Freudian marketing - How do you show ripeness?
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From: Peter Langston <psl>
Date: Mon, 3 May 99 13:03:54 -0700
Subject: Freudian marketing - How do you show ripeness?
Forwarded-by: "Andrew C. Bul+hac?k" <firstname.lastname@example.org>
Sales of smaller melons go from bust to boom
By Peter Birkett
BRITAIN'S biggest supermarket chain has asked fruit growers to supply
smaller melons after research indicated that housewives subconsciously
compared them to the size of their breasts.
Buyers working for Tesco have been told by a psychologist that the current
preference for smaller busts - epitomised by the model Kate Moss and the
actress Gwyneth Paltrow - was the reason why the traditional big, fleshy
melons were remaining unsold. Now the retail giant has instructed its melon
growers in Spain to produce more "fun-size" galia melons of no more than
1lb 3oz - which equates to a C cup - rather than the full-sized 2lb 2oz "DD
cup" melons which have been slow to sell.
A Tesco spokesman said: "We were very surprised by the results of the market
research. But it's certainly produced results. Since we introduced smaller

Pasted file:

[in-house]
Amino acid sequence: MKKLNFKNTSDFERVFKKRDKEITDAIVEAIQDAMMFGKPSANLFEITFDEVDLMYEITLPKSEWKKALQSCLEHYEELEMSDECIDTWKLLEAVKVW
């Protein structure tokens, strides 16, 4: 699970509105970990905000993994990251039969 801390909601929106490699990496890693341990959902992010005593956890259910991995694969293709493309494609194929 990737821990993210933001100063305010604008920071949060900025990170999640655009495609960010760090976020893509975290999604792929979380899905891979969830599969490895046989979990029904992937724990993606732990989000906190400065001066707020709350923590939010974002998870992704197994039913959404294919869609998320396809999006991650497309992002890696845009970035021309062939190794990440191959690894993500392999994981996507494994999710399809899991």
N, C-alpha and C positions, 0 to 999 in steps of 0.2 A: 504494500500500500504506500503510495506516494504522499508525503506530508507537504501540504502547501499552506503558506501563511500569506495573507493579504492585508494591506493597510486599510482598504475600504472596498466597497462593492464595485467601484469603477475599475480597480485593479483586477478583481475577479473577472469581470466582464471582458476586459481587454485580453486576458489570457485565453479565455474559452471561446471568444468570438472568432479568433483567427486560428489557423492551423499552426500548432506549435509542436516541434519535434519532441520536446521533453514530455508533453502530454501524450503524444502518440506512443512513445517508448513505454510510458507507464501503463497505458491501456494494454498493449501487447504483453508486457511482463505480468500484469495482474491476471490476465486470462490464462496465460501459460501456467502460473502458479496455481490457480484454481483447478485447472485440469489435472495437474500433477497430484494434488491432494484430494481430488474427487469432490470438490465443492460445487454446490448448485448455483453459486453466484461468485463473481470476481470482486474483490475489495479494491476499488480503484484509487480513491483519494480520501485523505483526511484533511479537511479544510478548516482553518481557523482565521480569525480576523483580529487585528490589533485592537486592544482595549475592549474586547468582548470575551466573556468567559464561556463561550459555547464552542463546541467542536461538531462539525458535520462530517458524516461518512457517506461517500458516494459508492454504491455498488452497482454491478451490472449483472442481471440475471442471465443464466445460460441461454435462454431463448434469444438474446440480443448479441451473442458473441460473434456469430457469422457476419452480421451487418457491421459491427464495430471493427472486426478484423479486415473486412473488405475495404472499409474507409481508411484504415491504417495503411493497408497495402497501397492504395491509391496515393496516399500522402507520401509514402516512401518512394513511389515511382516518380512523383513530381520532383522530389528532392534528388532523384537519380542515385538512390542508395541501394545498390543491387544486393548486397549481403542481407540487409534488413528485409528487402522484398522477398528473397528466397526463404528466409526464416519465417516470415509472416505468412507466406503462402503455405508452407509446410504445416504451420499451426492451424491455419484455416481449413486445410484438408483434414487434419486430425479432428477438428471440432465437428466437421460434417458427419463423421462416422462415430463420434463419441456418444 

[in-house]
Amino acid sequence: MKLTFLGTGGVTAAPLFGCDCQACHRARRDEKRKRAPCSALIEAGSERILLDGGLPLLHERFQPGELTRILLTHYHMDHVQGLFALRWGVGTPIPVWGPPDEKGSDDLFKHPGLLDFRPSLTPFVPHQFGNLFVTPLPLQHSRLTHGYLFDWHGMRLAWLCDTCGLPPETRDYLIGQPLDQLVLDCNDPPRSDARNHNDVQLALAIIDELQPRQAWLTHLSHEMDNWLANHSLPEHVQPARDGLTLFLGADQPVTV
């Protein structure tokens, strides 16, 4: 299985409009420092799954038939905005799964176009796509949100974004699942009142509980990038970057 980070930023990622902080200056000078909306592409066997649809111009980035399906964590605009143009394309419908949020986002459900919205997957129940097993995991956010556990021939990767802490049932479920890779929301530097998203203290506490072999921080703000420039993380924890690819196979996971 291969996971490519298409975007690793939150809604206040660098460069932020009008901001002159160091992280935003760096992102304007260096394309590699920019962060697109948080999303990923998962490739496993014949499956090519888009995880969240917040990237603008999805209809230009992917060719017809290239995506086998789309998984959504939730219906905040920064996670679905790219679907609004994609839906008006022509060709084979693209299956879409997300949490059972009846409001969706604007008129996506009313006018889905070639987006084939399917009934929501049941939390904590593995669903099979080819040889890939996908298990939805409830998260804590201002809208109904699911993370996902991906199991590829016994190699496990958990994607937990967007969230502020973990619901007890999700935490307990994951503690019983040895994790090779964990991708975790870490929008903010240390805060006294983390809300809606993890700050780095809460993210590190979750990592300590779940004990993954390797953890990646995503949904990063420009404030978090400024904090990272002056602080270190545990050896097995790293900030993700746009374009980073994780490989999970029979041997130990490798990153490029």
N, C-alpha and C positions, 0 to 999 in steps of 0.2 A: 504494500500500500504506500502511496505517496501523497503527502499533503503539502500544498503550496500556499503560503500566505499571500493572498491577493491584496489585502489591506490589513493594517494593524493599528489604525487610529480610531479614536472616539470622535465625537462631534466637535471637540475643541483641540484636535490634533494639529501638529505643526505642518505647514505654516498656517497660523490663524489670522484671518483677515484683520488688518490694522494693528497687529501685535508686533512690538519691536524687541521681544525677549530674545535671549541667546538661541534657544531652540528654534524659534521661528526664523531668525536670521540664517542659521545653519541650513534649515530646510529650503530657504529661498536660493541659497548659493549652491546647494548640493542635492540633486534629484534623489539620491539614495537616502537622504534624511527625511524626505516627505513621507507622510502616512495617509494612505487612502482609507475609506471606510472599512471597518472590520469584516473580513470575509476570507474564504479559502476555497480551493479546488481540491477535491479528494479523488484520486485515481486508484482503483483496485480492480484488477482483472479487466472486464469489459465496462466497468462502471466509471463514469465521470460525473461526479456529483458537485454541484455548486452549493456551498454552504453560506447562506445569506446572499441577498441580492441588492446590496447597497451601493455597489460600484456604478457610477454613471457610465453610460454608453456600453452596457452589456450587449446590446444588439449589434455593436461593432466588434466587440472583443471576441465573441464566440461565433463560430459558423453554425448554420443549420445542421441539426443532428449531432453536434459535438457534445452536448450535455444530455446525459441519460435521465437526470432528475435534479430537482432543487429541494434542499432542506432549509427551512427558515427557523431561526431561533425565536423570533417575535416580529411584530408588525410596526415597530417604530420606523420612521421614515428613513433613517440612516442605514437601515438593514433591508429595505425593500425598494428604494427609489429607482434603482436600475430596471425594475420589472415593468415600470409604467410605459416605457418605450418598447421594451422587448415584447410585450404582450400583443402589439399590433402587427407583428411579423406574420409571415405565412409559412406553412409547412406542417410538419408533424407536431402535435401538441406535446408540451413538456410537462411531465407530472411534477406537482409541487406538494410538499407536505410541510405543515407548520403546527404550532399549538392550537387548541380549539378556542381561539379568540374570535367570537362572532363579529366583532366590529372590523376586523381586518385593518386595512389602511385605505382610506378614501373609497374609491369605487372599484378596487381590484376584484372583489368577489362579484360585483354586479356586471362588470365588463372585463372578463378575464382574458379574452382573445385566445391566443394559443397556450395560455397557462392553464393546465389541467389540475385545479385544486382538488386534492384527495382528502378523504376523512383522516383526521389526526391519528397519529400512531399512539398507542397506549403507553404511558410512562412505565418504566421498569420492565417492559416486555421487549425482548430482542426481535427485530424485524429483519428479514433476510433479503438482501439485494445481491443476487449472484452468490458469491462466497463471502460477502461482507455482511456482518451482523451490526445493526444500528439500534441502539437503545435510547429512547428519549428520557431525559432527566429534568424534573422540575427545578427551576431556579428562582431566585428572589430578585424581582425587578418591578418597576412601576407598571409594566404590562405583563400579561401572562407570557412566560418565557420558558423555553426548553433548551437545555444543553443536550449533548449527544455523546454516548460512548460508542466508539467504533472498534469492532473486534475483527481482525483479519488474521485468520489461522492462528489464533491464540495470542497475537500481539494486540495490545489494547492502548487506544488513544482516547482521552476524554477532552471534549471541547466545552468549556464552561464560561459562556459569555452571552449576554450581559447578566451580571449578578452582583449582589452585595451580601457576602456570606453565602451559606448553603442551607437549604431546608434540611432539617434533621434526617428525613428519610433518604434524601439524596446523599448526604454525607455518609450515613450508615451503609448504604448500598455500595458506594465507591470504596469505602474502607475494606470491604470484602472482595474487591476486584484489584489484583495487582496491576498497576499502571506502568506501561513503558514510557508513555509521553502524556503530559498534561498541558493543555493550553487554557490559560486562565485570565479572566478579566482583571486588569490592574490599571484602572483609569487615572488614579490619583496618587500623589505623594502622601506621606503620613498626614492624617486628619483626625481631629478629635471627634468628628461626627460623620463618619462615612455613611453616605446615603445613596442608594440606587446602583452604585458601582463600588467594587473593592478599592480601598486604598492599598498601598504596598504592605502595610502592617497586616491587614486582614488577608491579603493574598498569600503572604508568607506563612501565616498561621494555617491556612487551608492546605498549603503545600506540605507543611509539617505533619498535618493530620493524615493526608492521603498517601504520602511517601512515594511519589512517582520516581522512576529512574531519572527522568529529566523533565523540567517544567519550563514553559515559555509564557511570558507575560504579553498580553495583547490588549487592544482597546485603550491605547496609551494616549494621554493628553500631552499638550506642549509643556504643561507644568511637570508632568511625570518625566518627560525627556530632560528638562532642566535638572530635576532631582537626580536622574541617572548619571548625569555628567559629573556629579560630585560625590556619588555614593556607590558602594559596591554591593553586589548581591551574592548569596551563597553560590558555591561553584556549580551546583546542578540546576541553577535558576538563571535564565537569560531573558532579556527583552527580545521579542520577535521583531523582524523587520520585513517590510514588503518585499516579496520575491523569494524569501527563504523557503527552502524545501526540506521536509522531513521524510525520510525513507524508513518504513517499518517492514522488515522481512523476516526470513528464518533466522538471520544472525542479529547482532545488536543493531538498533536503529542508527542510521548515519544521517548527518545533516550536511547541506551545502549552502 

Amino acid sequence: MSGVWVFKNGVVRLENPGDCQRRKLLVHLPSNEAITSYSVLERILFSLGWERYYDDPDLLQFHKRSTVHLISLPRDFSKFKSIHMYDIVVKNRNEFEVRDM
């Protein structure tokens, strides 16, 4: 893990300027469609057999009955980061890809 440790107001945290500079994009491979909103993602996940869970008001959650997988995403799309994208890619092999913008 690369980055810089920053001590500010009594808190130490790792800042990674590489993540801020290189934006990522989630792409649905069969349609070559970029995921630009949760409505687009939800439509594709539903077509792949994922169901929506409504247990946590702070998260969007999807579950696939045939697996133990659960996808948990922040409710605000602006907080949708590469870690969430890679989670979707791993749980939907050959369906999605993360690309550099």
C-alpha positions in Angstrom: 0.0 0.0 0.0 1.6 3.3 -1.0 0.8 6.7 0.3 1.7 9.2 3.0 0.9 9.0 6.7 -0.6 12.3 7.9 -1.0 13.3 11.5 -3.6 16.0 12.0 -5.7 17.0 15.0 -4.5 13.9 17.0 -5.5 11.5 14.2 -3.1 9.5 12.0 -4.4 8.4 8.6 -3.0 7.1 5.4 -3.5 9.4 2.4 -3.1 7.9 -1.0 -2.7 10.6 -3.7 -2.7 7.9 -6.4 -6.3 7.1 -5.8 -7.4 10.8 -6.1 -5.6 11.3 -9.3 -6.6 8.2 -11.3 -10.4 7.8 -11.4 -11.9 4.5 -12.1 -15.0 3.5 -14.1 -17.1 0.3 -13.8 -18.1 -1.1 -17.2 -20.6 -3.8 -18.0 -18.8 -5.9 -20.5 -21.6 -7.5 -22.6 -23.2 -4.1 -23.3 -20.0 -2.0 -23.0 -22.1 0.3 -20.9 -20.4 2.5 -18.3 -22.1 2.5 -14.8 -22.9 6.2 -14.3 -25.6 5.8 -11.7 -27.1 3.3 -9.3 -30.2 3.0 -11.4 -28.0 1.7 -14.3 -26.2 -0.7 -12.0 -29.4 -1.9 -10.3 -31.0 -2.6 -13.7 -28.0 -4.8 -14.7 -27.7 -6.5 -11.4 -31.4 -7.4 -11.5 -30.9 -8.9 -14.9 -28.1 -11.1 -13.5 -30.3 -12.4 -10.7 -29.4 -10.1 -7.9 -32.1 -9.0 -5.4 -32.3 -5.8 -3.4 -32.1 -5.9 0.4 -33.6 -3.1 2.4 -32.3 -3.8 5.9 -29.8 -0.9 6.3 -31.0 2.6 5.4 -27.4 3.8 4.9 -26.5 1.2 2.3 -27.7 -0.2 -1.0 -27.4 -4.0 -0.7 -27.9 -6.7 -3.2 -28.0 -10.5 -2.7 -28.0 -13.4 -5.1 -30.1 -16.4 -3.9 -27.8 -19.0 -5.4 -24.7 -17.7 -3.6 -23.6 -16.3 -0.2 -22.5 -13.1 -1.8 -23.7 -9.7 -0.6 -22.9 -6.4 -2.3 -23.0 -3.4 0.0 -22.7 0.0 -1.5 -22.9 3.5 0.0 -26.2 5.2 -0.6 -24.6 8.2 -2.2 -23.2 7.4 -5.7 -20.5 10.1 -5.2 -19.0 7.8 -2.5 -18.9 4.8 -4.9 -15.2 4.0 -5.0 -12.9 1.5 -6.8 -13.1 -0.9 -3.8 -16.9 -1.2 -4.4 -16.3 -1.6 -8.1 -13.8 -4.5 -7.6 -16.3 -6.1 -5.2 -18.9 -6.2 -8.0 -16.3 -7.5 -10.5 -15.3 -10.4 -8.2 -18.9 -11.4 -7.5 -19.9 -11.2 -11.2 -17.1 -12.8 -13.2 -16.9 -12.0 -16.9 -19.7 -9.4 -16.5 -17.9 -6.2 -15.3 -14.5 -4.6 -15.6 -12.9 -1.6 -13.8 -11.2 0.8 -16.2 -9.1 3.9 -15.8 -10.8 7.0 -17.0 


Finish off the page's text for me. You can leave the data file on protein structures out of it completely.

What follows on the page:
melons two months ago we have sold more than a million."
The company's buyers became puzzled when they noticed customers consistently
picking out the smallest fruits from its stores' displays. They asked market
researchers to quiz focus groups of volunteer shoppers about the reason for
this, but initially no definitive conclusion could be reached.
Later, at an all-female focus group session, the possibility of a
subconscious relationship to breast size was raised and Tesco asked one of
its retail psychologists to test the theory. His research showed that seven
out of 10 women questioned agreed that breast size was "the most likely
subconscious factor when selecting size of melon". Fifty per cent of those
went further, saying breast size was a conscious thought when choosing.
According to the psychologist's report, most women questioned agreed that
the modern preference for smaller-breasted models made it more "comforting"
to choose smaller melons. An all-male focus group drew similar conclusions.
In the report, the Tesco psychologist also said that when choosing a melon,
customers liked to feel around the blossom end of the fruit with its
nipple-like scar. The Tesco spokesman said: "Apparently customers believe
the blossom end should be slightly squashy to show ripeness."
© 1999 Peter Langston